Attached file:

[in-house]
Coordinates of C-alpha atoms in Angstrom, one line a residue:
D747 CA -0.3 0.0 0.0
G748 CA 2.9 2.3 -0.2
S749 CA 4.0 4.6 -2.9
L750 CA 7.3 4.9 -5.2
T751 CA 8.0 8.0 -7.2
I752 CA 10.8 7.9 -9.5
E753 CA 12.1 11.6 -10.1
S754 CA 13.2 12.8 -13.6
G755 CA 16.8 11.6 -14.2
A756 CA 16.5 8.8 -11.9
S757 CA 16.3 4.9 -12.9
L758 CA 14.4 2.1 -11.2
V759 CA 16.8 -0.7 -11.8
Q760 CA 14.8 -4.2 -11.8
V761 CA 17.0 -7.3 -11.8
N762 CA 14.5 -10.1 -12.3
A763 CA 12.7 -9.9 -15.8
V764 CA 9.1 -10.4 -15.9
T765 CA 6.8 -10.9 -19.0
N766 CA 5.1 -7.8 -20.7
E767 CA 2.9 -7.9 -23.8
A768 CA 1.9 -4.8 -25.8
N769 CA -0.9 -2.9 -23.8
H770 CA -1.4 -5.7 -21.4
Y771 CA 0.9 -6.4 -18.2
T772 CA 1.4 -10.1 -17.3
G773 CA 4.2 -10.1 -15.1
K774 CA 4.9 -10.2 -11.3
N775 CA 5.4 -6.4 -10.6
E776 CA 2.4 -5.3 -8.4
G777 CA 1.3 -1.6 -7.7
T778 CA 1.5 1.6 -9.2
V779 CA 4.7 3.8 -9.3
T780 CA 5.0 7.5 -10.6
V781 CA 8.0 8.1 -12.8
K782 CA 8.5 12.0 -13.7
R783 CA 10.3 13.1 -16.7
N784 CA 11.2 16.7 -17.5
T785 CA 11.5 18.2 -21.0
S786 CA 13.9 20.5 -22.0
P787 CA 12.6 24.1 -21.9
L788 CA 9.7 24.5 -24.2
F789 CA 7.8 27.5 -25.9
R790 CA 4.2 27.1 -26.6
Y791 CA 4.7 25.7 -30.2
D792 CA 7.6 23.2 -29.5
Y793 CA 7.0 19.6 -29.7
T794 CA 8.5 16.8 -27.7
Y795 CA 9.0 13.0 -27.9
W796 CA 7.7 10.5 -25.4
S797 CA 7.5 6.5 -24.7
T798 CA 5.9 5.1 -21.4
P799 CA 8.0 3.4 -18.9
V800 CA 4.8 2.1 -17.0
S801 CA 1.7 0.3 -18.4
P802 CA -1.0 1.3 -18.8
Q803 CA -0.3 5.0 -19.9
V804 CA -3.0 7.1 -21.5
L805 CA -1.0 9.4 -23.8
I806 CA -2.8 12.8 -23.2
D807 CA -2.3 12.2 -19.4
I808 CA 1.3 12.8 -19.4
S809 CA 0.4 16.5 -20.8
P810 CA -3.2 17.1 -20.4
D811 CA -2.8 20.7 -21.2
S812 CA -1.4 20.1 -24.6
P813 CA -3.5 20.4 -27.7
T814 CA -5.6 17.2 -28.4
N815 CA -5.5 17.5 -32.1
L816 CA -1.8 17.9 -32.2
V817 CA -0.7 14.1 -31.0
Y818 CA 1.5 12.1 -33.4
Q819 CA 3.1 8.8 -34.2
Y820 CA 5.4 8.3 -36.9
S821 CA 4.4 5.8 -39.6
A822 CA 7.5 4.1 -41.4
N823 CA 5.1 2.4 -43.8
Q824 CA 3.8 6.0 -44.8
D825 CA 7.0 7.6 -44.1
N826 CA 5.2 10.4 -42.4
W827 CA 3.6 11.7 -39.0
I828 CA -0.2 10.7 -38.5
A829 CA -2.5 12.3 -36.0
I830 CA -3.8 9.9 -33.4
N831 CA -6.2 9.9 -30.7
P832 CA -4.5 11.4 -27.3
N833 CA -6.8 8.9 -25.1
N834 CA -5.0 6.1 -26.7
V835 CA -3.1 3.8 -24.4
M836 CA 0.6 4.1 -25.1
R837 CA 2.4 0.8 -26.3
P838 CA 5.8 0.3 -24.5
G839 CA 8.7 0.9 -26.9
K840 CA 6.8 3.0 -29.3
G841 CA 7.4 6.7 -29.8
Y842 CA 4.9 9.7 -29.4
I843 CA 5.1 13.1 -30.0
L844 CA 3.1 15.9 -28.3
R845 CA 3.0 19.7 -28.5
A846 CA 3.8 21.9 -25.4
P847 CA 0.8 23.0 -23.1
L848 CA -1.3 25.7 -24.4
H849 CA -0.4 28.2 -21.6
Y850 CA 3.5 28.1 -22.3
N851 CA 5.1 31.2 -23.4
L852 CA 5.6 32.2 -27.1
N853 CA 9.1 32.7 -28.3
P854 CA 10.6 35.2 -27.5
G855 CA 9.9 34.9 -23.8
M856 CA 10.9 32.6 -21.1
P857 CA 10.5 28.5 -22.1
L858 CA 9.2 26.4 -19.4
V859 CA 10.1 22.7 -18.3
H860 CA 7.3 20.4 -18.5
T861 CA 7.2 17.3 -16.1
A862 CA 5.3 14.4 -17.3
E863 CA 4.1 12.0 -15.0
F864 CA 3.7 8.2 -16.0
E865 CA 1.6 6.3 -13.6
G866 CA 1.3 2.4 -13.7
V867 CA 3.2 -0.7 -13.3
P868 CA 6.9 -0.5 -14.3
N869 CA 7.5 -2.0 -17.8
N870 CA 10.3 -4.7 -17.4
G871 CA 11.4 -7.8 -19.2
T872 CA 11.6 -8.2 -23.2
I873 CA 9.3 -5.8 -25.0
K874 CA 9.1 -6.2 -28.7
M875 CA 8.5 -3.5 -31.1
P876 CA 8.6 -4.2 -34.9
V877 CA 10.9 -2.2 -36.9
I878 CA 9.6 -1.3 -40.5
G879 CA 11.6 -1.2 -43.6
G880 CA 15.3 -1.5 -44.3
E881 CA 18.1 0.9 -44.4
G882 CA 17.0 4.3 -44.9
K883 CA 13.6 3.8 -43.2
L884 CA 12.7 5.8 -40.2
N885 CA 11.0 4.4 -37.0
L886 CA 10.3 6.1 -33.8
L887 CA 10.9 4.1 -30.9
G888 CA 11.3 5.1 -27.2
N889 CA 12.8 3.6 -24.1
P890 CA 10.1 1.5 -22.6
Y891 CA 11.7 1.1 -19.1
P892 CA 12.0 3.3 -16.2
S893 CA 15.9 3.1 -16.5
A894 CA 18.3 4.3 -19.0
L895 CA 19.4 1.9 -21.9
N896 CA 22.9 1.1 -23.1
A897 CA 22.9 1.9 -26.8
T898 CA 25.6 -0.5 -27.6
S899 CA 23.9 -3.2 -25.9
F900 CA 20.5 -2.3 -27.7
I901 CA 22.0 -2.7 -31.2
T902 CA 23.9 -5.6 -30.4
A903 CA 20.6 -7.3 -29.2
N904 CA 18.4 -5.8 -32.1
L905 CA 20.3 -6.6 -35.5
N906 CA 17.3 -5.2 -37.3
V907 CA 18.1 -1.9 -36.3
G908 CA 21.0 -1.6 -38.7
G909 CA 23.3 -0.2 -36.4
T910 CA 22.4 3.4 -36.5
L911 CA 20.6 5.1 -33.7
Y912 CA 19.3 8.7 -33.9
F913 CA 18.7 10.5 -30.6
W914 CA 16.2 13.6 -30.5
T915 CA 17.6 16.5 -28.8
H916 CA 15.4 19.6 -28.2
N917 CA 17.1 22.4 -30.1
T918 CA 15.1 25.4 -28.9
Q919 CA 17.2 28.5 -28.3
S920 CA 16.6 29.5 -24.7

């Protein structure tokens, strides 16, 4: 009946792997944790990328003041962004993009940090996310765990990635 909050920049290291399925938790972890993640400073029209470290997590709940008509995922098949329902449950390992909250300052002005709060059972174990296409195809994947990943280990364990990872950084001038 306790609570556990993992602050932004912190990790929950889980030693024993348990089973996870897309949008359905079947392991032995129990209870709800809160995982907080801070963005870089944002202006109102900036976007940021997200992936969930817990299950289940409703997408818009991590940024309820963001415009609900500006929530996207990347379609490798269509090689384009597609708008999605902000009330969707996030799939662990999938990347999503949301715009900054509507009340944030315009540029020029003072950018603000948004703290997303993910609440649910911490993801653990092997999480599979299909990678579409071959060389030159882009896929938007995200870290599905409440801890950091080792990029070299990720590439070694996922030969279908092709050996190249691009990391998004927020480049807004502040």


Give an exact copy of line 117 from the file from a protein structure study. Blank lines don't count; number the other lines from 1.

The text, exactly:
T861 CA 7.2 17.3 -16.1